Awesome Shell Power: yes ” | head | nl -ba

2007-05-03

Often when programming in shell you want a sequence of numbers. bash has quirky for syntax for doing it, but I’m not really interested in that. I want something portable.

«yes '' | head | nl -ba» will generate a sequence of numbers from 1 to 10. 1 to N can be achieved by specifying an argument to head: «yes '' | head -7 | nl -ba», or, as I never tire of telling people, using sed instead of head: «yes '' | sed 7q | nl -ba». The sed version is one character shorter.

As long as we’ve invoked sed we may as well read the manual to get: «yes | sed -n '=;7q'». Note that as sed is not actually processing the input lines, just counting them, it doesn’t matter what their contents are, so we no longer need an argument to yes.

It turns out that yes is not a standard part of the Unix utilities. So much for portability. Whilst we could make an adequate simulation of yes with «while : ; do echo y ; done», it’s much more amusing to use dd:

$ dd < /dev/zero ibs=1 cbs=1 count=7 conv=unblock | sed -n =
7+0 records in
0+1 records out
1
14 bytes transferred in 0.000060 secs (233945 bytes/sec)
2
3
4
5
6
7

I love dd for its obscurity, its parody of the DD statement in JCL, and the way no-one seems to know what it is for any more. There are some stderr turds left by dd which we can eliminate with a quick 2>&-: «dd < /dev/zero 2>&- ibs=1 cbs=1 count=7 conv=unblock | sed -n =».

This version of the command is improved in many ways: “count=7″ is practically self-documenting; we no longer need quotes around the sed program (though the way a bare = appears at the end does seem like a bit of a non sequitur, especially given all the other = that appear in the dd command that have a completely different meaning). However, it’s unsatisfying in many other ways. It uses /dev/zero which isn’t guaranteed to exist (even on conformant Unix OSes). It squirts binary data (a sequence of alternating NUL and LF characters) into sed which isn’t obliged to behave on such input. It’s long and silly.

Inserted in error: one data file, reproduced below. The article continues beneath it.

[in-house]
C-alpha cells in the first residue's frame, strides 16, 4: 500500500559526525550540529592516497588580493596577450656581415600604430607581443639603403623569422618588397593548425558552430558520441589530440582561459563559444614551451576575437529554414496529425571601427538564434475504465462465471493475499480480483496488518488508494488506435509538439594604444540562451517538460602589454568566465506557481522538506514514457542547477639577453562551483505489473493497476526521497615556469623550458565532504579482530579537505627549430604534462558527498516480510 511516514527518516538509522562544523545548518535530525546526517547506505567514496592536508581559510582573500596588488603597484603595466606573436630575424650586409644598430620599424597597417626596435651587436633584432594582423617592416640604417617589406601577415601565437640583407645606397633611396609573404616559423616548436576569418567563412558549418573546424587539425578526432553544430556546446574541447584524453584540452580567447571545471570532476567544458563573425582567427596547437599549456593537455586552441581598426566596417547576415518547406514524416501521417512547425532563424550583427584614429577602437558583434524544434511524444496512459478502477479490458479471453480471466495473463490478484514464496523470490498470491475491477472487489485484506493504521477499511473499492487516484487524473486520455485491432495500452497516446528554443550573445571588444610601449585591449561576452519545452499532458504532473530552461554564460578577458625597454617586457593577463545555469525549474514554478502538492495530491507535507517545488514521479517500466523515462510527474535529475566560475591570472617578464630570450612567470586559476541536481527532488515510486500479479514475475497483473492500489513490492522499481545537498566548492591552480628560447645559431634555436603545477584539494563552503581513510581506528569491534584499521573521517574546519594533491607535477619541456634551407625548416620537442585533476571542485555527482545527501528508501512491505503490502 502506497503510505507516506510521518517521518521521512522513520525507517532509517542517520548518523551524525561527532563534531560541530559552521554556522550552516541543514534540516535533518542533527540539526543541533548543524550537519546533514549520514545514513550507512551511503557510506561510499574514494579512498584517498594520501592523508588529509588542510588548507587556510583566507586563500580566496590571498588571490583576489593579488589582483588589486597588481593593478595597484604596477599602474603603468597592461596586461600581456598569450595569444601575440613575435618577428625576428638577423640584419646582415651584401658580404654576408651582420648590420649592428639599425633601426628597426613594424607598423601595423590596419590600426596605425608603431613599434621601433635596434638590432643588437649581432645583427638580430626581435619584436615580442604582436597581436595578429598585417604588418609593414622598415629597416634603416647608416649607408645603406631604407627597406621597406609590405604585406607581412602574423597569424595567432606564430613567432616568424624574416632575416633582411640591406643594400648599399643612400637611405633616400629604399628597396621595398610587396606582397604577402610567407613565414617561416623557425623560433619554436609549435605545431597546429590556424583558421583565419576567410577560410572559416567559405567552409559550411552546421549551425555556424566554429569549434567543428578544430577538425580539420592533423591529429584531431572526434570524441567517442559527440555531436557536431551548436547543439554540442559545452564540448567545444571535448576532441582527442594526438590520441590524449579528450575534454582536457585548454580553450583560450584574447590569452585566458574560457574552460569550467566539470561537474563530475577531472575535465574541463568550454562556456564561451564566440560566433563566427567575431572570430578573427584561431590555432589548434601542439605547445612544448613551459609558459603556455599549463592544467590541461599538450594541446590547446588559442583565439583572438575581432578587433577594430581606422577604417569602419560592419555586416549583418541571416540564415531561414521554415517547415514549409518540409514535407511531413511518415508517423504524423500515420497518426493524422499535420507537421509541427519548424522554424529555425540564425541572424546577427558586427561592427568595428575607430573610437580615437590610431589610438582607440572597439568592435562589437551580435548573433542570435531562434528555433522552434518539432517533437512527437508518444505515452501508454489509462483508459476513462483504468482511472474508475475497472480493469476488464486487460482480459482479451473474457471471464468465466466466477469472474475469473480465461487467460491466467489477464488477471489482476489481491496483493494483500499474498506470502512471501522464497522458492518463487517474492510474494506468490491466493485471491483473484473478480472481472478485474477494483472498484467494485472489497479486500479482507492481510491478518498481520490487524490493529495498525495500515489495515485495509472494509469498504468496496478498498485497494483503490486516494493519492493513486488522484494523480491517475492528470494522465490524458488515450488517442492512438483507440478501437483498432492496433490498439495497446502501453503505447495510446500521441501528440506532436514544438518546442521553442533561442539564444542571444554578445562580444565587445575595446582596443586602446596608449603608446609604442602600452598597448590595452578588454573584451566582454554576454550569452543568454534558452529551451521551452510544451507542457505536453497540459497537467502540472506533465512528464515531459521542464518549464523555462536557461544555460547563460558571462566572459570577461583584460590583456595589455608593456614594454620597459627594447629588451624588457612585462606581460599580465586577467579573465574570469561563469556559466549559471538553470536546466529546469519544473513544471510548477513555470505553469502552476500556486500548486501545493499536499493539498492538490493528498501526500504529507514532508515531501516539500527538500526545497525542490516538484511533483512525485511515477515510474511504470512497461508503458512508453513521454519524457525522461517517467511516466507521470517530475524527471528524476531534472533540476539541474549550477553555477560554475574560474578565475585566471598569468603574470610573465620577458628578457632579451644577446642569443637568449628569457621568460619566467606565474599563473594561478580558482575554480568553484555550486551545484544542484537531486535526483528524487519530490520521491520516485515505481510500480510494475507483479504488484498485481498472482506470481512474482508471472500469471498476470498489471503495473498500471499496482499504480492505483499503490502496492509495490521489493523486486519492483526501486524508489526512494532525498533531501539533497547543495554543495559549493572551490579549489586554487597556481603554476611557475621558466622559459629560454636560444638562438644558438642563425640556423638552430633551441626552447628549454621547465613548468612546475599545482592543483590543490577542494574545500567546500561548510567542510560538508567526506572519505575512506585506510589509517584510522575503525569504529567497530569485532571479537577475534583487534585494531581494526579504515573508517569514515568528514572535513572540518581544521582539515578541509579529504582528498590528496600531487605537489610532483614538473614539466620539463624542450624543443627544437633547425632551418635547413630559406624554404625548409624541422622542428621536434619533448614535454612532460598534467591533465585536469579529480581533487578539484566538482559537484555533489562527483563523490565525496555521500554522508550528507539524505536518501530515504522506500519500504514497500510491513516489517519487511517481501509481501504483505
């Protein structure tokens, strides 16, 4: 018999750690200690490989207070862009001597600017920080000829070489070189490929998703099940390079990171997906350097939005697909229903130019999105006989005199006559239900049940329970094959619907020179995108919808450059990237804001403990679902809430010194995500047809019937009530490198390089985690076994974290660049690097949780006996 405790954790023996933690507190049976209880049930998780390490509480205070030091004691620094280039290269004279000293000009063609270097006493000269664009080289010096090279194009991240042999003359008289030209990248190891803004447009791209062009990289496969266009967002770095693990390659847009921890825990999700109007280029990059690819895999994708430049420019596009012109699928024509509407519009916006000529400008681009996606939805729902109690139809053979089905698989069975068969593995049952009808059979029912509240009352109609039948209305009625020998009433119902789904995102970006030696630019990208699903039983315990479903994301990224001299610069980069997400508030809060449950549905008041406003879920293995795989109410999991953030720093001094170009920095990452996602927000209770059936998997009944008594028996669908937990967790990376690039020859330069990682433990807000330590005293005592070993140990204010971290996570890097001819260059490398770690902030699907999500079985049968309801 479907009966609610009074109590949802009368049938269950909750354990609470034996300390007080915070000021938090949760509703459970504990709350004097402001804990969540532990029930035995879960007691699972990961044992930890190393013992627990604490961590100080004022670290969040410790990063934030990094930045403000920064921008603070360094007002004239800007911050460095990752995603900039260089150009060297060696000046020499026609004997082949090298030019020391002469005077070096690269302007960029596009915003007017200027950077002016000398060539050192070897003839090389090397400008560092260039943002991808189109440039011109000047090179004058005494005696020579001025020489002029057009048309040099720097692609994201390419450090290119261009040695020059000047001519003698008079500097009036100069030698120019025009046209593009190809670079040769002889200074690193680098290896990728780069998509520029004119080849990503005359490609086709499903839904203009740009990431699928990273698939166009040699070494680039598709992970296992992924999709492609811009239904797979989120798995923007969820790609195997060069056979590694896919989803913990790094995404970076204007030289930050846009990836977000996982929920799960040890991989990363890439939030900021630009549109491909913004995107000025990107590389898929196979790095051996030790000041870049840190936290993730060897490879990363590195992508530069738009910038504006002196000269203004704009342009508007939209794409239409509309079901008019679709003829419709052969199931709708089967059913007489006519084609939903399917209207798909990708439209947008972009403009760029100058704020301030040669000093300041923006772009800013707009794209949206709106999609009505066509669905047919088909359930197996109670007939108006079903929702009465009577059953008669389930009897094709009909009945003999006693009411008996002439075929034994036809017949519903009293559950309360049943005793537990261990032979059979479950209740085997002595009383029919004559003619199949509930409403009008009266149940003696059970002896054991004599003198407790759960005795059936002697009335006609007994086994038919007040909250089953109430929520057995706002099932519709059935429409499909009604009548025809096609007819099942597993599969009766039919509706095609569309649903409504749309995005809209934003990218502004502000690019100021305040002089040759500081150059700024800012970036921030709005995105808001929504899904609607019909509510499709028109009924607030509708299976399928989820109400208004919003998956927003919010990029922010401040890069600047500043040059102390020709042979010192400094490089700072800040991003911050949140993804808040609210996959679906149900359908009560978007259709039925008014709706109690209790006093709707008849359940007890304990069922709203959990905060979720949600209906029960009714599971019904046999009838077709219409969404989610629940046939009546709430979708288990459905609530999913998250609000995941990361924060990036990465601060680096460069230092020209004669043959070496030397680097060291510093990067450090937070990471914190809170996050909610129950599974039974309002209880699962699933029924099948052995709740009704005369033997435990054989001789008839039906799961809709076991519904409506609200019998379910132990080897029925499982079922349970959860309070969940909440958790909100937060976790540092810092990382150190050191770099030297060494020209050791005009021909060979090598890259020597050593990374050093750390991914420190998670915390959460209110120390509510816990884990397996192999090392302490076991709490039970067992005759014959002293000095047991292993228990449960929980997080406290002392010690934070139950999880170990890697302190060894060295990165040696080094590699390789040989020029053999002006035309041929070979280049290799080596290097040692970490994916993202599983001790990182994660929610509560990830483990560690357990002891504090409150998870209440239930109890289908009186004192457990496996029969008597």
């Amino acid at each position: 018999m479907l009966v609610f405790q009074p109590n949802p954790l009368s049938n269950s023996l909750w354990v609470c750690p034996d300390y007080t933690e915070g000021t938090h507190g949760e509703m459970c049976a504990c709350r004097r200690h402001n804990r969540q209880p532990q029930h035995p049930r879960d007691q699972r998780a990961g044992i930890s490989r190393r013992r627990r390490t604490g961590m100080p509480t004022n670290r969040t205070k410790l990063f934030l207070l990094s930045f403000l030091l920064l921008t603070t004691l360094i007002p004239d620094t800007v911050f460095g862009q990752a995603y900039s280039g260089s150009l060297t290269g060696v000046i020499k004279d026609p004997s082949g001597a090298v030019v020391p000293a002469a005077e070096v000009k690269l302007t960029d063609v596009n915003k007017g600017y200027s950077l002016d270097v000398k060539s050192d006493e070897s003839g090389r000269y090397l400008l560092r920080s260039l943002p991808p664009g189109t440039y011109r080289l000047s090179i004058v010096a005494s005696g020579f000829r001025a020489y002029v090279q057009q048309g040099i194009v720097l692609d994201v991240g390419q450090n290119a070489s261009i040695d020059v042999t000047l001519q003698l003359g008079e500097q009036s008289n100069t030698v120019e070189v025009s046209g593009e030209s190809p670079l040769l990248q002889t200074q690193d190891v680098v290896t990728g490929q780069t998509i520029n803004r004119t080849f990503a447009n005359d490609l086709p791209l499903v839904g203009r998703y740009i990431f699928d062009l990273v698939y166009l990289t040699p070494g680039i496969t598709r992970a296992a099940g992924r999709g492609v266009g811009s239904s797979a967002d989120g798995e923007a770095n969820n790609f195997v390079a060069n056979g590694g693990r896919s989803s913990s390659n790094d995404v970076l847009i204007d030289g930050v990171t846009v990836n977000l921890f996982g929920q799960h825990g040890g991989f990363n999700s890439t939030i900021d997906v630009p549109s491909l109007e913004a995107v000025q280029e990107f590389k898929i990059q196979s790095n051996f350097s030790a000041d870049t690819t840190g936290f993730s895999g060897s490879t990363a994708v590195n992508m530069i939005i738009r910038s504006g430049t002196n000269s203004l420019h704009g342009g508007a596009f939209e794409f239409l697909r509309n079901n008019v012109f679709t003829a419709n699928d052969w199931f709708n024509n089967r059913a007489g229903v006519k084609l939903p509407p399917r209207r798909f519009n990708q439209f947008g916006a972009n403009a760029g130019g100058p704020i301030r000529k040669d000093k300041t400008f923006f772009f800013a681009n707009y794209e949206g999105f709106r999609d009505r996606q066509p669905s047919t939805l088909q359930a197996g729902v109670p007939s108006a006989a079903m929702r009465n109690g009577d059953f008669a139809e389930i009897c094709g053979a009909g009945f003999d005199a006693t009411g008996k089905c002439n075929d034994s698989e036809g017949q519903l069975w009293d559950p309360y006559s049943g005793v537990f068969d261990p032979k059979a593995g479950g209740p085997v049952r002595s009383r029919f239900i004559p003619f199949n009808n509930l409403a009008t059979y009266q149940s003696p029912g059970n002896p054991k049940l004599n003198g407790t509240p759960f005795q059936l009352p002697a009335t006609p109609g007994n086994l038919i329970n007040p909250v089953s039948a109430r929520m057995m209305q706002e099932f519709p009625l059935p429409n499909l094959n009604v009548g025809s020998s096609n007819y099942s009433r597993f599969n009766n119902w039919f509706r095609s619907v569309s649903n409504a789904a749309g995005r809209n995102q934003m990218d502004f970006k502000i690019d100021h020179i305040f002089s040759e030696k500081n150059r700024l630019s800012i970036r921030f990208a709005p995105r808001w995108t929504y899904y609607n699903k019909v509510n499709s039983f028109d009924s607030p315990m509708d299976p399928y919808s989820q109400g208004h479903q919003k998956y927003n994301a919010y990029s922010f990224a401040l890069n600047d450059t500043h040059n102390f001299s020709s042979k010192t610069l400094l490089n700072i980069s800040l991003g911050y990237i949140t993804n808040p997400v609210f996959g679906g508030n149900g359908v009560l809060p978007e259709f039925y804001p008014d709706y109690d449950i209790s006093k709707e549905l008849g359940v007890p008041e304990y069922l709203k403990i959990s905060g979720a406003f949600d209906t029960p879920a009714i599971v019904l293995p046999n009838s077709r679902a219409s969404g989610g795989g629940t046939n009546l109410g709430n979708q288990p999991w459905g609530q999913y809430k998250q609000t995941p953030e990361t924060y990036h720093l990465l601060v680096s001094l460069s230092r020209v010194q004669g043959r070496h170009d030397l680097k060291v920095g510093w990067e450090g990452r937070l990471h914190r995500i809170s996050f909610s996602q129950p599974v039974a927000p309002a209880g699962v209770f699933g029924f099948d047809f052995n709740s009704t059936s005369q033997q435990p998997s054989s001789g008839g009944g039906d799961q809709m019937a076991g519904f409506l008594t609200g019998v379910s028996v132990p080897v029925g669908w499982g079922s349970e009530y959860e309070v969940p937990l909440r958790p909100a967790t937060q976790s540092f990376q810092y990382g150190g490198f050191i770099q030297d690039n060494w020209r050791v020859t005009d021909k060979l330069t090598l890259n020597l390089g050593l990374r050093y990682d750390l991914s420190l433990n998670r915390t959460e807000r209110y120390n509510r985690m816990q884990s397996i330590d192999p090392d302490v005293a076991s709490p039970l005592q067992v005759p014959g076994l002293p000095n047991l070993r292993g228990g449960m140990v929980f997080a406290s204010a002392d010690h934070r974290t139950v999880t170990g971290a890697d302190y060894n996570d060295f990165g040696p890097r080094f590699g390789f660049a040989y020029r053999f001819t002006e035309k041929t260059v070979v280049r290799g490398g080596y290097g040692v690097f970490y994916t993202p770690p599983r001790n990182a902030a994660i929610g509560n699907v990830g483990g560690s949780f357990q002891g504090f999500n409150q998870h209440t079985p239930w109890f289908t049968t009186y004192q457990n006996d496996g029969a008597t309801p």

Much better to just generate the sequence directly using something approaching a real programming language:

awk 'BEGIN{ for(i=1;i<=7;++i) print i}'

Even those who don’t know the mighty awk can probably work out what it does. It’s portable (some now truly ancient, that is SunOS 4.x, systems might need an extra < /dev/null); it’s clear; it works.

Of course on systems with jot installed you can just go jot 7. That includes FreeBSD and OS X. It turns out that jot is named after APL’s ɩ, iota, which is spelt i. in J.

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3 Responses to “Awesome Shell Power: yes ” | head | nl -ba”

  1. YAJer Says:

    Another command line program like this is seq. With $ as my prompt:

    $ seq 1 4
    1
    2
    3
    4

  2. Gareth Rees Says:

    I always used to use yes ”|head -10|cat -n. But now I see that cat -n is not POSIX (it’s in FreeBSD and relatives and in the GNU textutils too).

  3. drj11 Says:

    cat -n? Die! Die! Die!

    All credit to the relevant committees for not bloating cat with zillions of irrelevant options.

    Of course, I find having to type -ba in nl -ba a constant embarrassment and annoyance.


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